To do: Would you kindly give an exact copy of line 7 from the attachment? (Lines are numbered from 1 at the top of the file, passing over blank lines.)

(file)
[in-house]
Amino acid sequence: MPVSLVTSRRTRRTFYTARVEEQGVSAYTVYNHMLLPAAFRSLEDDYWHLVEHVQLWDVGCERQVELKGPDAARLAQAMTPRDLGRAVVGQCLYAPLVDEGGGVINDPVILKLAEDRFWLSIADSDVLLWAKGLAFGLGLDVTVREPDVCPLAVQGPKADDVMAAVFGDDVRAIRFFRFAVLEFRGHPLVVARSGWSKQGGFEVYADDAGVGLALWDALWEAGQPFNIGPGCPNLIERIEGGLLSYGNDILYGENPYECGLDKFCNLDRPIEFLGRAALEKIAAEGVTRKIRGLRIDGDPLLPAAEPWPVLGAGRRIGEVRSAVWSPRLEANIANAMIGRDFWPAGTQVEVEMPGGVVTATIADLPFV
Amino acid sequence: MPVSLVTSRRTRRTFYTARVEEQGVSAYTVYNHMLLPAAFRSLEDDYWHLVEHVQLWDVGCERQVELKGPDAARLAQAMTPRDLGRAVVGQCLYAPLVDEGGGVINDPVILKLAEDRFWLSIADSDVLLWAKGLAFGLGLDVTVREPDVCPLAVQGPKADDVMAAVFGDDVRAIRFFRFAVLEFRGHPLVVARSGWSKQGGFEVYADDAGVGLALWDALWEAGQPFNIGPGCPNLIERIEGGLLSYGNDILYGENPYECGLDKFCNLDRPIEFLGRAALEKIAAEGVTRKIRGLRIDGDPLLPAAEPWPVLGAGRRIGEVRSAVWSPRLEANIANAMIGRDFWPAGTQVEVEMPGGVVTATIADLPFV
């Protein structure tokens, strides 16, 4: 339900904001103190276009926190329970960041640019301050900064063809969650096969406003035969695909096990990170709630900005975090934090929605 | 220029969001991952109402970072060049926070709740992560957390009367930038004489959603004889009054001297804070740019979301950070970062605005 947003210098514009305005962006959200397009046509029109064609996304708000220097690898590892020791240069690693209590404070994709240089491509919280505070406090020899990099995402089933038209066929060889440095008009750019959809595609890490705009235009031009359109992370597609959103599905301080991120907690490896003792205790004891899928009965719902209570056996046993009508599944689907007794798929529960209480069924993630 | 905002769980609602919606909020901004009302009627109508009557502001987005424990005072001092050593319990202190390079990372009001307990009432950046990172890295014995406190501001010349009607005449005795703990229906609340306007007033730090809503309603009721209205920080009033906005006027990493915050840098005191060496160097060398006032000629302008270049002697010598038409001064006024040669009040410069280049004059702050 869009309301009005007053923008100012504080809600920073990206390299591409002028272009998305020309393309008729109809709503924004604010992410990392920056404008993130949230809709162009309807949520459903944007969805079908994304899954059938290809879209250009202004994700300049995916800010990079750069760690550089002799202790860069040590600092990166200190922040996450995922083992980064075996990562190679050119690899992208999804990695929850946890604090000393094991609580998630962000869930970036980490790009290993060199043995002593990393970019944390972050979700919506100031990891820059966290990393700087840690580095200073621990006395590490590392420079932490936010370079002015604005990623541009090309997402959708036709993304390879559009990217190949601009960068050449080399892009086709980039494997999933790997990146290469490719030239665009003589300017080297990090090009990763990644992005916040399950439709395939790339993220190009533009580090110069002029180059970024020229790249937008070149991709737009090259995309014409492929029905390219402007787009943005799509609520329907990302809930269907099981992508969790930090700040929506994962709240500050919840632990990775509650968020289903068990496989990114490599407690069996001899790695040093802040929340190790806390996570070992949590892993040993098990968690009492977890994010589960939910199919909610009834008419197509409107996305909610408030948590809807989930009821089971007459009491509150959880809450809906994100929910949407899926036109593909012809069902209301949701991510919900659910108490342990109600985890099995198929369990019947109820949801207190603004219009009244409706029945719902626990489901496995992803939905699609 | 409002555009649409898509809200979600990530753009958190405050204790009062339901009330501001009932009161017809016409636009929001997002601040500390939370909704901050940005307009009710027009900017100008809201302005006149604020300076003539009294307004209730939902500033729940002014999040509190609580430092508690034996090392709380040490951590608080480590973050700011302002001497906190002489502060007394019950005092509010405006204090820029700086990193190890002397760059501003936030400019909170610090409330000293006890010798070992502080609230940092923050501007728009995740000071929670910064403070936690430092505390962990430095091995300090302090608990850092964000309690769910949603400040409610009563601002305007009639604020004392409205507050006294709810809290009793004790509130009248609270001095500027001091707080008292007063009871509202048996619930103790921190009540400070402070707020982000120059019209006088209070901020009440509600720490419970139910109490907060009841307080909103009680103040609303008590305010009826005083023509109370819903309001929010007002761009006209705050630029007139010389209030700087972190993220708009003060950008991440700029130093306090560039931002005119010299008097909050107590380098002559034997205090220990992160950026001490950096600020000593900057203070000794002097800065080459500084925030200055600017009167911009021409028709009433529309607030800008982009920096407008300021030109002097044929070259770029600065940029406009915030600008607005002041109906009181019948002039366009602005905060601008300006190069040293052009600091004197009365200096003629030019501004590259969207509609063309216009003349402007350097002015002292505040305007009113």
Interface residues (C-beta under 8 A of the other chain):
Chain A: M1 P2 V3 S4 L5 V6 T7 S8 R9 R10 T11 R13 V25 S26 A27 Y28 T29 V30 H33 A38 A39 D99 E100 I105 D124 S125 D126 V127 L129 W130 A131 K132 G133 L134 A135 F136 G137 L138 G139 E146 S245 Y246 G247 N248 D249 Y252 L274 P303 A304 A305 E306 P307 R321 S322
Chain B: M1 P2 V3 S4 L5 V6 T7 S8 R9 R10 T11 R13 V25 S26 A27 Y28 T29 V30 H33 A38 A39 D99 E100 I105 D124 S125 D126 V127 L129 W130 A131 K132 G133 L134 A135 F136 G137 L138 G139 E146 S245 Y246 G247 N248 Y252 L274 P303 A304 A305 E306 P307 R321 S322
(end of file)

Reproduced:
Chain B: M1 P2 V3 S4 L5 V6 T7 S8 R9 R10 T11 R13 V25 S26 A27 Y28 T29 V30 H33 A38 A39 D99 E100 I105 D124 S125 D126 V127 L129 W130 A131 K132 G133 L134 A135 F136 G137 L138 G139 E146 S245 Y246 G247 N248 Y252 L274 P303 A304 A305 E306 P307 R321 S322